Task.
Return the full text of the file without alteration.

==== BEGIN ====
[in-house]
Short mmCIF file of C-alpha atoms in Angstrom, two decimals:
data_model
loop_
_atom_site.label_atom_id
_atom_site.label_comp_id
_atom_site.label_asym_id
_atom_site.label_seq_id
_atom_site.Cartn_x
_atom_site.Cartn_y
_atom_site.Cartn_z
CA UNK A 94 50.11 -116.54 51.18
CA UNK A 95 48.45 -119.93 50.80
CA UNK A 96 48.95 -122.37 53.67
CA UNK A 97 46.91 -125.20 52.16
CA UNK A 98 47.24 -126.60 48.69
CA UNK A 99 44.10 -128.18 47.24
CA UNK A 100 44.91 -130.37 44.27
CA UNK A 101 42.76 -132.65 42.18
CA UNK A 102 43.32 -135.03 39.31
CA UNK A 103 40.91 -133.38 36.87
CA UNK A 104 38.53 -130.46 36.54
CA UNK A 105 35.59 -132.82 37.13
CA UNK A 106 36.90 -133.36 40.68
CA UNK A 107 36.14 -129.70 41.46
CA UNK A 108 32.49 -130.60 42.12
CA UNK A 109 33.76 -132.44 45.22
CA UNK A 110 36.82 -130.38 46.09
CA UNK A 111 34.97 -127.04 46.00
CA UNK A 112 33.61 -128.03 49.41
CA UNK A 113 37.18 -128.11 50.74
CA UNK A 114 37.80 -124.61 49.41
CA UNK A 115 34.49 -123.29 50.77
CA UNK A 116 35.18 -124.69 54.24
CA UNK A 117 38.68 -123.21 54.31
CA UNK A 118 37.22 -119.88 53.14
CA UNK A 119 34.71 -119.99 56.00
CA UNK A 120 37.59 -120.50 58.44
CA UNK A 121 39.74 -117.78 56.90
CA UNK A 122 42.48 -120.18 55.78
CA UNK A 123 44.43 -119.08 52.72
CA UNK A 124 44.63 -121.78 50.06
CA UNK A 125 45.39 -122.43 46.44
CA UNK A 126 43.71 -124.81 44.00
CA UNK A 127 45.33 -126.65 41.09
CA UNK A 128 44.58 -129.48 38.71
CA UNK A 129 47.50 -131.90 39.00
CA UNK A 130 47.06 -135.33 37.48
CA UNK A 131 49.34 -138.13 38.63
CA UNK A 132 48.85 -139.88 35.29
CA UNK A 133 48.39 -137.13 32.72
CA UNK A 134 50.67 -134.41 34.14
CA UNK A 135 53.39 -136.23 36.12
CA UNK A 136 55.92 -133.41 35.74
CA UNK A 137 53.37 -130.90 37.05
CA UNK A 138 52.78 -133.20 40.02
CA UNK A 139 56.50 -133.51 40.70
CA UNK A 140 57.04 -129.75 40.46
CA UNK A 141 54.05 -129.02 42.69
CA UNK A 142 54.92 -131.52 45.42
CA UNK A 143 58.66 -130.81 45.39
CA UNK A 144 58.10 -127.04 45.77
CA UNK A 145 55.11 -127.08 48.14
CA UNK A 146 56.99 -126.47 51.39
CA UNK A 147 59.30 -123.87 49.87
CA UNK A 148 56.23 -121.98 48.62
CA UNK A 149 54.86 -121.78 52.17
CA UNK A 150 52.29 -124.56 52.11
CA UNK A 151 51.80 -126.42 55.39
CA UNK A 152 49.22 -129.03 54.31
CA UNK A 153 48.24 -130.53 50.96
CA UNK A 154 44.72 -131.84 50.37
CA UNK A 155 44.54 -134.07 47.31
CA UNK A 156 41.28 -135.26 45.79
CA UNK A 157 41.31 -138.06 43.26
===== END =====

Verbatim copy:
[in-house]
Short mmCIF file of C-alpha atoms in Angstrom, two decimals:
data_model
loop_
_atom_site.label_atom_id
_atom_site.label_comp_id
_atom_site.label_asym_id
_atom_site.label_seq_id
_atom_site.Cartn_x
_atom_site.Cartn_y
_atom_site.Cartn_z
CA UNK A 94 50.11 -116.54 51.18
CA UNK A 95 48.45 -119.93 50.80
CA UNK A 96 48.95 -122.37 53.67
CA UNK A 97 46.91 -125.20 52.16
CA UNK A 98 47.24 -126.60 48.69
CA UNK A 99 44.10 -128.18 47.24
CA UNK A 100 44.91 -130.37 44.27
CA UNK A 101 42.76 -132.65 42.18
CA UNK A 102 43.32 -135.03 39.31
CA UNK A 103 40.91 -133.38 36.87
CA UNK A 104 38.53 -130.46 36.54
CA UNK A 105 35.59 -132.82 37.13
CA UNK A 106 36.90 -133.36 40.68
CA UNK A 107 36.14 -129.70 41.46
CA UNK A 108 32.49 -130.60 42.12
CA UNK A 109 33.76 -132.44 45.22
CA UNK A 110 36.82 -130.38 46.09
CA UNK A 111 34.97 -127.04 46.00
CA UNK A 112 33.61 -128.03 49.41
CA UNK A 113 37.18 -128.11 50.74
CA UNK A 114 37.80 -124.61 49.41
CA UNK A 115 34.49 -123.29 50.77
CA UNK A 116 35.18 -124.69 54.24
CA UNK A 117 38.68 -123.21 54.31
CA UNK A 118 37.22 -119.88 53.14
CA UNK A 119 34.71 -119.99 56.00
CA UNK A 120 37.59 -120.50 58.44
CA UNK A 121 39.74 -117.78 56.90
CA UNK A 122 42.48 -120.18 55.78
CA UNK A 123 44.43 -119.08 52.72
CA UNK A 124 44.63 -121.78 50.06
CA UNK A 125 45.39 -122.43 46.44
CA UNK A 126 43.71 -124.81 44.00
CA UNK A 127 45.33 -126.65 41.09
CA UNK A 128 44.58 -129.48 38.71
CA UNK A 129 47.50 -131.90 39.00
CA UNK A 130 47.06 -135.33 37.48
CA UNK A 131 49.34 -138.13 38.63
CA UNK A 132 48.85 -139.88 35.29
CA UNK A 133 48.39 -137.13 32.72
CA UNK A 134 50.67 -134.41 34.14
CA UNK A 135 53.39 -136.23 36.12
CA UNK A 136 55.92 -133.41 35.74
CA UNK A 137 53.37 -130.90 37.05
CA UNK A 138 52.78 -133.20 40.02
CA UNK A 139 56.50 -133.51 40.70
CA UNK A 140 57.04 -129.75 40.46
CA UNK A 141 54.05 -129.02 42.69
CA UNK A 142 54.92 -131.52 45.42
CA UNK A 143 58.66 -130.81 45.39
CA UNK A 144 58.10 -127.04 45.77
CA UNK A 145 55.11 -127.08 48.14
CA UNK A 146 56.99 -126.47 51.39
CA UNK A 147 59.30 -123.87 49.87
CA UNK A 148 56.23 -121.98 48.62
CA UNK A 149 54.86 -121.78 52.17
CA UNK A 150 52.29 -124.56 52.11
CA UNK A 151 51.80 -126.42 55.39
CA UNK A 152 49.22 -129.03 54.31
CA UNK A 153 48.24 -130.53 50.96
CA UNK A 154 44.72 -131.84 50.37
CA UNK A 155 44.54 -134.07 47.31
CA UNK A 156 41.28 -135.26 45.79
CA UNK A 157 41.31 -138.06 43.26